Global warming seems to have let the media down. Hurricane season is almost over, and despite the predictions of all the experts back in 2005, we’ve seen a distinct lack of storms for reporters to stand out in.
Luckily, though, there have been plenty of windstorms out in Iowa as the 2008 presidential race rolls on.
Hillary Clinton touched off one tempest recently, when college student Muriel Gallo-Chasanoff told CNN that the Clinton campaign had scripted her question at a town hall meeting. She was told to ask the senator, “As a young person, I’m worried about the long-term effects of global warming. How does your plan combat climate change?”
It’s tempting to say that Mrs. Clinton aims to “cool the rhetoric” by deciding what questions she’s asked, but of course the senator’s staff said she didn’t know anything about this. “This is not acceptable campaign process moving forward,” Clinton spokesman Mo Elleithee said. “We’ve taken steps to ensure that it never happens again.”
But the problem here isn’t that one town hall meeting was scripted; it’s that the entire primary process is. These meetings don’t give voters a real chance to question candidates, and the televised “debates” are even worse. It’s possible to watch a two-hour exchange and come away less informed than when you started watching.
Here’s a handy guide to use the next time you’re watching a Democratic debate. The host will ask a question. Maybe it’s about Iraq. Or the budget. Or climate change. Frankly, the topic doesn’t matter. No matter what the question is, the response is prescripted.
First, the candidate will complement the questioner. “That’s an important question for our nation, and I’m glad you asked it.” Then throw in a gratuitous mention of a key Democratic interest group. “And I’d like to thank [public sector unions, teachers, whomever] for their critical leadership on this issue.” Over the ensuing applause, the candidate will yell, “America needs [blank]!” Louder cheering will follow.Next, it’s time to denounce George W. Bush as a complete failure on this, and all other, issues. “George W. Bush has failed to lead, and I will.” Finally, he/she’ll say it’s time for “leadership and real change” on this issue, and claim to be the only candidate who can deliver that change. At this point, the candidate’s two minutes are up, and the host moves on to the next question. It’s all heat and no light.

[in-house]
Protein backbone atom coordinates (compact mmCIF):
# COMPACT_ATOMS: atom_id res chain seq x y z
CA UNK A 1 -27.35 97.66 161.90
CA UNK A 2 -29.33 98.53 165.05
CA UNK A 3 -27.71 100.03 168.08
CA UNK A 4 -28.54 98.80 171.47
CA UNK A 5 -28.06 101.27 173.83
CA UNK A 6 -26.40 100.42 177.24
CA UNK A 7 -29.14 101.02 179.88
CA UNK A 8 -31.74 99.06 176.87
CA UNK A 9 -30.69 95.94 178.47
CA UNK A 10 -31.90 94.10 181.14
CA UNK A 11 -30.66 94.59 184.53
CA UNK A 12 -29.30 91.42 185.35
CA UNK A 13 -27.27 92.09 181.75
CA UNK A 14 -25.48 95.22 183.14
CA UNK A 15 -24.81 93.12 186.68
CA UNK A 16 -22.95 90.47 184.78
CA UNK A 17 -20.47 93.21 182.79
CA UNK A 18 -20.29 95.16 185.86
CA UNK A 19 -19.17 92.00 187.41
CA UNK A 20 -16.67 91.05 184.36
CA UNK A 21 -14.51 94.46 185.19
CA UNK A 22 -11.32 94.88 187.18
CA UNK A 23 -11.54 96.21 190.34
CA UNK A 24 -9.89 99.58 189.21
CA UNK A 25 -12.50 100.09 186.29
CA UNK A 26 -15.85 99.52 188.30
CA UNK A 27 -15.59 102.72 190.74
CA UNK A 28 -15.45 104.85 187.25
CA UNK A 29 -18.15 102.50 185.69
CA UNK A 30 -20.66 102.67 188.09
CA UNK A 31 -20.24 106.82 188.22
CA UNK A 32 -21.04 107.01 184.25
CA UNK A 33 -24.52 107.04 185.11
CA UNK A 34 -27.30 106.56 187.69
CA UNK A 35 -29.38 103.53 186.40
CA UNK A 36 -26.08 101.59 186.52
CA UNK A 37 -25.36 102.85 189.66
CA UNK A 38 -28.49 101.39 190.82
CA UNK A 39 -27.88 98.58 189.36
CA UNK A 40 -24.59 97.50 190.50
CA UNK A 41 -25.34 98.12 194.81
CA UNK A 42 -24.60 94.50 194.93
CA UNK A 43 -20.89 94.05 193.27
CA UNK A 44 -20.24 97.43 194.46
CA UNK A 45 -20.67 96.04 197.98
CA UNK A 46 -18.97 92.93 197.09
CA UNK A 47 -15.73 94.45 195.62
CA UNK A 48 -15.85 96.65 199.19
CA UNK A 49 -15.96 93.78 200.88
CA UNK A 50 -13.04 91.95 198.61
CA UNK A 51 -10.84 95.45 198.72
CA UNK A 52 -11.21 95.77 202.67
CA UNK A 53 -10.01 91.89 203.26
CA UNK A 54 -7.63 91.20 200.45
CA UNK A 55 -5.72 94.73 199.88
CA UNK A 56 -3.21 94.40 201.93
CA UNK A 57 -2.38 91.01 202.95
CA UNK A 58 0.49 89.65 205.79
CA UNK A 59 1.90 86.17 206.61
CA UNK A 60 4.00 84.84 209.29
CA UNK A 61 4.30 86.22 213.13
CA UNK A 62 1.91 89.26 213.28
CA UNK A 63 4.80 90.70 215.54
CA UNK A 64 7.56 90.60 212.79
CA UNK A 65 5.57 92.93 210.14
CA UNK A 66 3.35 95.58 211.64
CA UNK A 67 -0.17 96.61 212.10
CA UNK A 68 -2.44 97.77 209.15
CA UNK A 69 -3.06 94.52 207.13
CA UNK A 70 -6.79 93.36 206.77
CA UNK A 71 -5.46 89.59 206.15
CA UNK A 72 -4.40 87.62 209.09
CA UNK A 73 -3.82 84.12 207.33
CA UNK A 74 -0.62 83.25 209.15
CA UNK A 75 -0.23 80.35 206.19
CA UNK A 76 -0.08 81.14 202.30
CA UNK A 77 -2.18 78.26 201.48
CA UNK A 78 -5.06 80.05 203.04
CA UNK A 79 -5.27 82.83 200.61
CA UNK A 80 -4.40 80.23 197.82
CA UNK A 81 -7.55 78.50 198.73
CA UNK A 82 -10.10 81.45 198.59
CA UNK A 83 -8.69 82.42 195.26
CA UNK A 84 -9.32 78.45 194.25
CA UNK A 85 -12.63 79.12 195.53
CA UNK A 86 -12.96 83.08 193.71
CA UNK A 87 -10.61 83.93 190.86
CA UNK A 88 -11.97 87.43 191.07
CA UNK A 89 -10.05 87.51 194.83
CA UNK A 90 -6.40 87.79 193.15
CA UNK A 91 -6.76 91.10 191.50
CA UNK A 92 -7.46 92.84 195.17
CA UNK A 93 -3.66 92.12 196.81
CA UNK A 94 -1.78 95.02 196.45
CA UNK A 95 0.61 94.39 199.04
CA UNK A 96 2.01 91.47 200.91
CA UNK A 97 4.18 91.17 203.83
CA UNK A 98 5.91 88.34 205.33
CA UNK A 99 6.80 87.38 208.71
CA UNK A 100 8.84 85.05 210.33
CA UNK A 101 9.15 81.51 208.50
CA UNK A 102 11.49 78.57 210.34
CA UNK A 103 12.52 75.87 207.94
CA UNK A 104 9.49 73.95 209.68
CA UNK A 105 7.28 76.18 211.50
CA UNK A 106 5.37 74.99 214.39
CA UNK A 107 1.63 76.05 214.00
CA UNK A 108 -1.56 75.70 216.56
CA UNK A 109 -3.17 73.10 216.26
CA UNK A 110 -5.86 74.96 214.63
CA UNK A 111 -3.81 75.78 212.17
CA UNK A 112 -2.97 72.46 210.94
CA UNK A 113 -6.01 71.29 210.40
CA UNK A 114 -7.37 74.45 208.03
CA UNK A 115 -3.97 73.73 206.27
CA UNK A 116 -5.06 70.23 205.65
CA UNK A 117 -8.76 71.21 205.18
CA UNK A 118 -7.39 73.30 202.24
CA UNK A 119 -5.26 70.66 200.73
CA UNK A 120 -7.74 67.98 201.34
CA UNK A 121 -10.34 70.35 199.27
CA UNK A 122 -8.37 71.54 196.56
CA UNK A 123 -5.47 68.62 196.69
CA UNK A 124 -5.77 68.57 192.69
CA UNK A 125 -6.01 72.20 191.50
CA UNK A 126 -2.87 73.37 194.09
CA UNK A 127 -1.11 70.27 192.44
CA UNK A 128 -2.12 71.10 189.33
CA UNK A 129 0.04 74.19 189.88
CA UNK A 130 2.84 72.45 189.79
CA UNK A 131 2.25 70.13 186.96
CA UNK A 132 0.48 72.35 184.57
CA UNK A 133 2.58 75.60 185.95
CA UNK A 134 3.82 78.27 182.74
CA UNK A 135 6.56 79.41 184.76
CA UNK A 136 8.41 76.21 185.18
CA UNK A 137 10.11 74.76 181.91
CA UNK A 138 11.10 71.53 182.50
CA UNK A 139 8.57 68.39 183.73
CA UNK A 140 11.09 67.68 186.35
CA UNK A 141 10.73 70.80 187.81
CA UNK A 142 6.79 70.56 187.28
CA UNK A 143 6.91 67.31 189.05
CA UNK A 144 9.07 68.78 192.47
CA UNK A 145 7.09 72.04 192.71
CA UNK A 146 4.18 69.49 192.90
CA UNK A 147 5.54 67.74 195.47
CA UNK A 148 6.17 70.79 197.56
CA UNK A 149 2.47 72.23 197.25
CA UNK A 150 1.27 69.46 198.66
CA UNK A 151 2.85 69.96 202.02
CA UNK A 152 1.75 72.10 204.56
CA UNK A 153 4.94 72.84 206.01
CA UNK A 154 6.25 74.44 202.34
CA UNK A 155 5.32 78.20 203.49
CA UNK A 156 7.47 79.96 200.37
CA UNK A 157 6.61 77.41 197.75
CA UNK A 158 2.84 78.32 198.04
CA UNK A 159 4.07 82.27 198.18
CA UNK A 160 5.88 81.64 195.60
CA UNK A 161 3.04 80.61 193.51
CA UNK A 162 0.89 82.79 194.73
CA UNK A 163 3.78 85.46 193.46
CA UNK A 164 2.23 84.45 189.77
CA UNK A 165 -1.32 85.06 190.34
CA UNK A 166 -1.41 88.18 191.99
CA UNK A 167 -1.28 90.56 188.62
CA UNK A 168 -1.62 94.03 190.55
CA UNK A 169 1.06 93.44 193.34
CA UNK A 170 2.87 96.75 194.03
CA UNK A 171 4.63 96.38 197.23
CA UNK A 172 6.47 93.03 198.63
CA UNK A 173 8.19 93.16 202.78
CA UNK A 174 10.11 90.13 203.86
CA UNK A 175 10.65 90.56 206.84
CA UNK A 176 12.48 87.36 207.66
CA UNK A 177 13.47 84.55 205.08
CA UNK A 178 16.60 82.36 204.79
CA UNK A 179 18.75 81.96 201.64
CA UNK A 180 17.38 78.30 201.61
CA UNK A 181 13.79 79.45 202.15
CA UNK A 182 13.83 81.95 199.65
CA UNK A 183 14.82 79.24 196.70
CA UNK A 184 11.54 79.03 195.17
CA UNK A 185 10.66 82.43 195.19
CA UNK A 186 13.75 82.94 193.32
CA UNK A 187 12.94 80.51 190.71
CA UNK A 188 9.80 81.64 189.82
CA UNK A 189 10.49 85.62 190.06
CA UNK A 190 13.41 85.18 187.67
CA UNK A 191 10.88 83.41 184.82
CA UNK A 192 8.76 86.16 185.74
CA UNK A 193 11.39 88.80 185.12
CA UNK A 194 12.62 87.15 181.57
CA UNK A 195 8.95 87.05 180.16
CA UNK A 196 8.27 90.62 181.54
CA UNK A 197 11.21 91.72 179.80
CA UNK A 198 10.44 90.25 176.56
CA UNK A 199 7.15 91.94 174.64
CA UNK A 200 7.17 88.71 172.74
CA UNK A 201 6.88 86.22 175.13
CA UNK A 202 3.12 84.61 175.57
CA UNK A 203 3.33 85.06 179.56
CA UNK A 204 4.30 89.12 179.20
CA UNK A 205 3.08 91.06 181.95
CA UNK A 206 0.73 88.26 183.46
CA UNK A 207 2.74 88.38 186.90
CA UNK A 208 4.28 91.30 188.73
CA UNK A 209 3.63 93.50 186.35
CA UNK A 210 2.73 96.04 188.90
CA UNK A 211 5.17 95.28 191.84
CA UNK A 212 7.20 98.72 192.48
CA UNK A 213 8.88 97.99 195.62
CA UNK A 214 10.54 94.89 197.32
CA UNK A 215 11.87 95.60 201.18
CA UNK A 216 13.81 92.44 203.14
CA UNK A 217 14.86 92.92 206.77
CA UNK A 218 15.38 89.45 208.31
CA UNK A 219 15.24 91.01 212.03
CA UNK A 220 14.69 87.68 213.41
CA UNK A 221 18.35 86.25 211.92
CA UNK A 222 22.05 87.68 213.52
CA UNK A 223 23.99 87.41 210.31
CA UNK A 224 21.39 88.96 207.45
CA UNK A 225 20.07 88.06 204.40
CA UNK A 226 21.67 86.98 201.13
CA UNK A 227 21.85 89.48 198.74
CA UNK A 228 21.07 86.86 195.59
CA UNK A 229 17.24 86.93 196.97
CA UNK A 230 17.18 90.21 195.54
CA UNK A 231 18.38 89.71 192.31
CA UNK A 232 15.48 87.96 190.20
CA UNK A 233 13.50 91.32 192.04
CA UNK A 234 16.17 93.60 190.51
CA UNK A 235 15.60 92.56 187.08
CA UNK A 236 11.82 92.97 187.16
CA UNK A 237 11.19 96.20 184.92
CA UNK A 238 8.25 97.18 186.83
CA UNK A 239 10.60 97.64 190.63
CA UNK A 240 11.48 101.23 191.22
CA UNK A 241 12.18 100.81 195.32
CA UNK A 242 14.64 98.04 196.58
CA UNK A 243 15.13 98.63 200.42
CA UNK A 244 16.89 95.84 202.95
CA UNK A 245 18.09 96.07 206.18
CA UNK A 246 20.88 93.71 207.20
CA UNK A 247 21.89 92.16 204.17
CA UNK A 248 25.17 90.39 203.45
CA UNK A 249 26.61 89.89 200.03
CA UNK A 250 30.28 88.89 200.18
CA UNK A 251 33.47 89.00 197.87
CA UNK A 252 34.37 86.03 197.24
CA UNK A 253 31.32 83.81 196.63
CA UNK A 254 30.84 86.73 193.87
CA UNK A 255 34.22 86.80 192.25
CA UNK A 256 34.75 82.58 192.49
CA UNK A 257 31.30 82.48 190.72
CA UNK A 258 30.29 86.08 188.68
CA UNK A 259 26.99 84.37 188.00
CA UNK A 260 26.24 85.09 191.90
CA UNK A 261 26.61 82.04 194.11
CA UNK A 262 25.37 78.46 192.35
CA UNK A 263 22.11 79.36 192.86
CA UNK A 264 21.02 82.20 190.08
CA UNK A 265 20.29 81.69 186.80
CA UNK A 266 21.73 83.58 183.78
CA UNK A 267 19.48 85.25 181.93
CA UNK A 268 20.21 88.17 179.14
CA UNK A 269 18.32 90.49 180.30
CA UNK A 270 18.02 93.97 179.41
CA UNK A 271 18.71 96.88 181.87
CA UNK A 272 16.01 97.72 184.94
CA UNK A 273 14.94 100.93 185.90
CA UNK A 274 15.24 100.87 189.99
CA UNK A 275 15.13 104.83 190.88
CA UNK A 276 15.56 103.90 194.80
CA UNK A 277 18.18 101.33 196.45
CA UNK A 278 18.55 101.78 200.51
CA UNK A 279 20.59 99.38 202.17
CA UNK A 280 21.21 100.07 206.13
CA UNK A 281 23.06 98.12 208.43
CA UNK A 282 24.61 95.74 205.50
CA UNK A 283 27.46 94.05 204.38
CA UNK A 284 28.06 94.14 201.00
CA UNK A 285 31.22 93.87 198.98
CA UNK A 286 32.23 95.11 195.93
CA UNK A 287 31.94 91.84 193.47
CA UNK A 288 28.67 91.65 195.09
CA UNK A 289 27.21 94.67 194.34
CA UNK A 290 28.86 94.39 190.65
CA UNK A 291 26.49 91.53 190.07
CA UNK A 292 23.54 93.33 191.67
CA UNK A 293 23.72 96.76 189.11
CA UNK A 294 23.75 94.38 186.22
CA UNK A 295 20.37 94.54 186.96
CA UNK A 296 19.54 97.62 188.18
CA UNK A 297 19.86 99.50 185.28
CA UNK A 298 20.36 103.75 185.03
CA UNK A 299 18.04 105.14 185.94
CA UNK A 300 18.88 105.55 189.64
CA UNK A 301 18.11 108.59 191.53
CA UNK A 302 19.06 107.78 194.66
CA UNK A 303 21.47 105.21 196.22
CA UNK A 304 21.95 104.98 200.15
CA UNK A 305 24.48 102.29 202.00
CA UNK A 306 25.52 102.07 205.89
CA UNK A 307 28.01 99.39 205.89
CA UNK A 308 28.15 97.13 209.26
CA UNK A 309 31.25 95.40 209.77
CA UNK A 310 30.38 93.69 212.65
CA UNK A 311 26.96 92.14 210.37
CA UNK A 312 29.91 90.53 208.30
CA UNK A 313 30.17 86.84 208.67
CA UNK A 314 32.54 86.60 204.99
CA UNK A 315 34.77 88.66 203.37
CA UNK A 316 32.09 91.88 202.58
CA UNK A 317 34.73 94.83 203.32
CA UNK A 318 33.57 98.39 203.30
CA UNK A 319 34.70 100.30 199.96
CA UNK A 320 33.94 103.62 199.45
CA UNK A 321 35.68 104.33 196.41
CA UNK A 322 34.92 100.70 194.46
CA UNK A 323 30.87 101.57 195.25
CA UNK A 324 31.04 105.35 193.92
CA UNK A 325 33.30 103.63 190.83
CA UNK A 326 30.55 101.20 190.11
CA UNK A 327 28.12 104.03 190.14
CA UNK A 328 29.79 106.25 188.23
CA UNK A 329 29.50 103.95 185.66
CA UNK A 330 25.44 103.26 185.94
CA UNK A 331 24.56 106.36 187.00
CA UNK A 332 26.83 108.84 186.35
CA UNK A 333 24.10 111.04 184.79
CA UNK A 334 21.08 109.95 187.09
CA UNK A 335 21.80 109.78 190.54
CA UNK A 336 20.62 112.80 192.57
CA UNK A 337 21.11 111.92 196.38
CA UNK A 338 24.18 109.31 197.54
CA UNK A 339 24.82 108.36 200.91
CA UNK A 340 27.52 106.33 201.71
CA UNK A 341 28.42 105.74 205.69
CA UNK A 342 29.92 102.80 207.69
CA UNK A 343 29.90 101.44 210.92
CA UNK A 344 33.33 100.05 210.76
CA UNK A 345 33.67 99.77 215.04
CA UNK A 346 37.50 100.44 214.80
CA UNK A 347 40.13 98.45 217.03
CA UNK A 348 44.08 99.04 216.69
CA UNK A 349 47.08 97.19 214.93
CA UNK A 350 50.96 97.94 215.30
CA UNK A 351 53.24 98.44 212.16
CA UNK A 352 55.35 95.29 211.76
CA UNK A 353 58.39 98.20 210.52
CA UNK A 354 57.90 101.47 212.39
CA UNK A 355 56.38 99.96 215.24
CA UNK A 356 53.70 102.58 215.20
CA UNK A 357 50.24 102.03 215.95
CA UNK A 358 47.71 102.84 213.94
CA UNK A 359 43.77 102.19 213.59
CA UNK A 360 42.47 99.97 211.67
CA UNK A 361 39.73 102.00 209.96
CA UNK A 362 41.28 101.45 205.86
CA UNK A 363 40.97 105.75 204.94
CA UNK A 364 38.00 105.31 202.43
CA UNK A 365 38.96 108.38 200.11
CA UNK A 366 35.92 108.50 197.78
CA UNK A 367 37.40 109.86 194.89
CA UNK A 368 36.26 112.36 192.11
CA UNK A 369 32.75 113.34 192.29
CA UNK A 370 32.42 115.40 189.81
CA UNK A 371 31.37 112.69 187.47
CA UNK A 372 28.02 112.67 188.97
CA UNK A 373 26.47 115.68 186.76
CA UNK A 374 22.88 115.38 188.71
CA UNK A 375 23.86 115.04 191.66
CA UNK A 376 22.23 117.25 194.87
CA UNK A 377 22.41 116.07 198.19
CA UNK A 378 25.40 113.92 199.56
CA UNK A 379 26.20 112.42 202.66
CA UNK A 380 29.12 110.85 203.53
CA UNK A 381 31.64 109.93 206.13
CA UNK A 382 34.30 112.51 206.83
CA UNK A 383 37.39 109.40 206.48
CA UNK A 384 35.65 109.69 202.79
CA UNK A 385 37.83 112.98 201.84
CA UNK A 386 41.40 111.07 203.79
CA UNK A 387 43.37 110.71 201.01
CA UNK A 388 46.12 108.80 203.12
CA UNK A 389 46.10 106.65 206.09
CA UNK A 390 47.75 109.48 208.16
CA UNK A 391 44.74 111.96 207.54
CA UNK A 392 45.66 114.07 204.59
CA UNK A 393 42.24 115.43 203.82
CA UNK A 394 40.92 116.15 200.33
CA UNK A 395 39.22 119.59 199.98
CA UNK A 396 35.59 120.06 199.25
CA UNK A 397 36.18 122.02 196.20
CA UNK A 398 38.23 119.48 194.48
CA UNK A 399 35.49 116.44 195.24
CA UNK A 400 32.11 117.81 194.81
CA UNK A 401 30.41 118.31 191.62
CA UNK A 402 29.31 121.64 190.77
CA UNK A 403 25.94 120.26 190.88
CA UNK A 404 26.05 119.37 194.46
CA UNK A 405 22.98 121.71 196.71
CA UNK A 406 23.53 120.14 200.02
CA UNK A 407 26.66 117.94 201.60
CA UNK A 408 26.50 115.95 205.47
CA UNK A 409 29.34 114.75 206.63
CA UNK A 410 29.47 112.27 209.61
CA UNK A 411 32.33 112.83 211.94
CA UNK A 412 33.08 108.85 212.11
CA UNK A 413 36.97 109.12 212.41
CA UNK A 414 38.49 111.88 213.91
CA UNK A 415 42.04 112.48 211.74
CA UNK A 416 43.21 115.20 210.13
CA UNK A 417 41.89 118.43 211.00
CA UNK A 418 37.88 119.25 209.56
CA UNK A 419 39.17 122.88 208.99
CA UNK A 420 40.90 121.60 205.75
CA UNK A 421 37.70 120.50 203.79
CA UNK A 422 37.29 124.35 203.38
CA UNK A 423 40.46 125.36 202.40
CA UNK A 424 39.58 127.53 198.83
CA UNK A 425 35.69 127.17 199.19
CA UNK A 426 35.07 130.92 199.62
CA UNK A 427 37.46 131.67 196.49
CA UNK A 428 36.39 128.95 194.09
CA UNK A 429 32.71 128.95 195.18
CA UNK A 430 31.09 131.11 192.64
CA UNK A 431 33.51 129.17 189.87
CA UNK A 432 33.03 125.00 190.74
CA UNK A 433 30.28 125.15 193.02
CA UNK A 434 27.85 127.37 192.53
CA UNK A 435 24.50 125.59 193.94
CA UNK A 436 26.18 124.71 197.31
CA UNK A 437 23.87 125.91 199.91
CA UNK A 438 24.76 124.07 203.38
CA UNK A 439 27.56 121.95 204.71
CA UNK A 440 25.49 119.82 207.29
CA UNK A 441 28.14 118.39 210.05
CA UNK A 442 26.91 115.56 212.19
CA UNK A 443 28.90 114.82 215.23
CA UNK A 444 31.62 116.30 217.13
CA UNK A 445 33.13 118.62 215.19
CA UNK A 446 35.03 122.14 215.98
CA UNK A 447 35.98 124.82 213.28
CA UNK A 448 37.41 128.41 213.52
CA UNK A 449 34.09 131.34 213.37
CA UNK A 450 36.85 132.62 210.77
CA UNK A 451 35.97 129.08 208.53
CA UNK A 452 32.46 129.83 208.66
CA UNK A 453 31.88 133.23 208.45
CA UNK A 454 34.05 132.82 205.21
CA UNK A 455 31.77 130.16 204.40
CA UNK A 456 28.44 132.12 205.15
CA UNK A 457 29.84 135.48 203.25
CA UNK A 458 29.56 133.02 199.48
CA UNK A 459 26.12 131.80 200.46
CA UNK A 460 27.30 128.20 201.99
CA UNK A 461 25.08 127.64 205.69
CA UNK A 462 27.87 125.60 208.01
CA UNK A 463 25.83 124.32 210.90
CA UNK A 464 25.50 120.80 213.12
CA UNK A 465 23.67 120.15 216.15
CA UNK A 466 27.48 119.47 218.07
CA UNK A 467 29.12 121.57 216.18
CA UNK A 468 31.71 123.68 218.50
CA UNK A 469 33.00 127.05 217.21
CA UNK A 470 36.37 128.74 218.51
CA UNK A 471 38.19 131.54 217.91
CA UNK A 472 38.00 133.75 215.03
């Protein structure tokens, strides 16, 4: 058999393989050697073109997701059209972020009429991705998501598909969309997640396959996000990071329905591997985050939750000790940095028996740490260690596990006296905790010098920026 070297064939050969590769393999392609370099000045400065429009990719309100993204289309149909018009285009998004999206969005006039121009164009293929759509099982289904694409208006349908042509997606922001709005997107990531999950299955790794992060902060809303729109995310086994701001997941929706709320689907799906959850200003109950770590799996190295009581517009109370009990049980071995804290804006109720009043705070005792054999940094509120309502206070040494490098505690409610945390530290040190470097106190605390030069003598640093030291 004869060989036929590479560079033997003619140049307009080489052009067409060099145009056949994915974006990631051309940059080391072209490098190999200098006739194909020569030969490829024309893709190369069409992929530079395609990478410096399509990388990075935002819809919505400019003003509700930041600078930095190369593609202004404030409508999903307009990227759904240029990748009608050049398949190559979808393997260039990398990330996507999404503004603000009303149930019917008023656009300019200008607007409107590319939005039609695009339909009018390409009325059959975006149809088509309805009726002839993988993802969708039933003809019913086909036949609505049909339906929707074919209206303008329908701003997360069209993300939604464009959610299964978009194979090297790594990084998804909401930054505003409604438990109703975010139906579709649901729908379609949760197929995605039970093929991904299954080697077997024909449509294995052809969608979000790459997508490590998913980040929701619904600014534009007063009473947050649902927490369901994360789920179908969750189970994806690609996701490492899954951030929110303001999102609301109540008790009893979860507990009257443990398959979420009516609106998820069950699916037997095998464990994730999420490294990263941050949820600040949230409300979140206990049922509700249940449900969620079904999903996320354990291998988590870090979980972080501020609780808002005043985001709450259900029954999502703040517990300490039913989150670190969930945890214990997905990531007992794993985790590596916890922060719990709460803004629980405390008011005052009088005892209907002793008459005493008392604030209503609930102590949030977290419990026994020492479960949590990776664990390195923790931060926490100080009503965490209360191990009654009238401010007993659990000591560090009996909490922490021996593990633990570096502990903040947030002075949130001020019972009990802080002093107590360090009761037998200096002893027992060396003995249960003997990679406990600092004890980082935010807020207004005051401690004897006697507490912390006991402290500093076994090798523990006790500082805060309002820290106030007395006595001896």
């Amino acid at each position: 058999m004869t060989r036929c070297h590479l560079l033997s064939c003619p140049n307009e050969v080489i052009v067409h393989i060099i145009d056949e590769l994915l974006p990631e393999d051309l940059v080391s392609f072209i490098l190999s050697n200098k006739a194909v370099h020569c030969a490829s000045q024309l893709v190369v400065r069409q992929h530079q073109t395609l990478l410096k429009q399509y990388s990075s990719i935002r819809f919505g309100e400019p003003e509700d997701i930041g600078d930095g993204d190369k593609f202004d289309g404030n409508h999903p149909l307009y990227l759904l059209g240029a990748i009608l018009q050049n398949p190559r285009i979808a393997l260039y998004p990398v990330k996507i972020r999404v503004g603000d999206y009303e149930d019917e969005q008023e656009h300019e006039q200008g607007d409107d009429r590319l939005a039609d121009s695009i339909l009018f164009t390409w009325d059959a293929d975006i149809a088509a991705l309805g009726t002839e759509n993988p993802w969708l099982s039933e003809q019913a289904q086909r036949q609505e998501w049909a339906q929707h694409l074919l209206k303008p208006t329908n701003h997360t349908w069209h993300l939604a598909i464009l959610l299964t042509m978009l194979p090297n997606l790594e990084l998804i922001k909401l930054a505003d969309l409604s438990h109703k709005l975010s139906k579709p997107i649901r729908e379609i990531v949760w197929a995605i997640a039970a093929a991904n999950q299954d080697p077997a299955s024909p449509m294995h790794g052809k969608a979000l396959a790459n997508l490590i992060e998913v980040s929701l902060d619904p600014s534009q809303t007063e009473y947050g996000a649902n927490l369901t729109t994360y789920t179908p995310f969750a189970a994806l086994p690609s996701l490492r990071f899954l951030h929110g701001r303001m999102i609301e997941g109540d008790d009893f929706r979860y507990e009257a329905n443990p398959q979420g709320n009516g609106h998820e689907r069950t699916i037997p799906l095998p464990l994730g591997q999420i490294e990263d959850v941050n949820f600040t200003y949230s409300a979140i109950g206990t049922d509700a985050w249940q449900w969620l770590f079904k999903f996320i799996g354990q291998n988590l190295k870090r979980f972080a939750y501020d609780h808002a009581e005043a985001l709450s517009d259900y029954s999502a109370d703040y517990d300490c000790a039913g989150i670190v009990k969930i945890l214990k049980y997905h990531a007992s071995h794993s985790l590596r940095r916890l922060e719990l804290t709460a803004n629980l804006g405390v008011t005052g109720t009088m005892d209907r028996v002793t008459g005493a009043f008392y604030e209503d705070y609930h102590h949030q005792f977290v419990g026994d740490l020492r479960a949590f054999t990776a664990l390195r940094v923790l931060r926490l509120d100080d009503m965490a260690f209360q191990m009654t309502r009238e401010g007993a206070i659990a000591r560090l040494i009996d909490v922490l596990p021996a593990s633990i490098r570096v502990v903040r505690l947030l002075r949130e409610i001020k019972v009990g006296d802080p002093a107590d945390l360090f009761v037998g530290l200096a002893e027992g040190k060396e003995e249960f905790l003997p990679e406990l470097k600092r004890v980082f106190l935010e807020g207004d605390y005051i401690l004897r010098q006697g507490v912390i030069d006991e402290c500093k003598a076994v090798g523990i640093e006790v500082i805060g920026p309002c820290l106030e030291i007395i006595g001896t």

Here’s how the process played out for candidate Barack Obama recently. Wolf Blitzer asked whether illegal aliens should be able to get drivers licenses. “When I was a state senator in Illinois, I voted to require that illegal aliens get trained, get a license, get insurance to protect public safety. That was my intention,” Obama answers. The crowd cheers, but he’s not finished.
And Wolf moves on to the next candidate. But -- what’s Obama’s position? As they used to say in the Tootsie Pop commercials, “The world may never know.”
Things have gotten so bad that even the ultimate political insider, Washington Post columnist David Broder, is miffed. “I suspect these candidates are better than they have looked,” he mused recently. “I know the voters deserve better. Can’t these debates be rescued?”
Well, only if they’re more focused and less scripted.
Here’s a possible prescription: Take the top four candidates in each party, and give them each 20 minutes to explain their positions on as many issues as they wish. That would force them to go beyond saying “Bush has failed” and instead give real policy positions. The debate’s host would then have 10 minutes to follow-up.
Down the road, when there are fewer candidates, we could also allow them to question each other. And that’s certainly what should happen next fall, when it’s one Democrat against one Republican for all the marbles.
The key is to force candidates to go beyond the easy soundbite and instead explain the complex policy. Until that happens, our nominating process will be little more than so much hot air.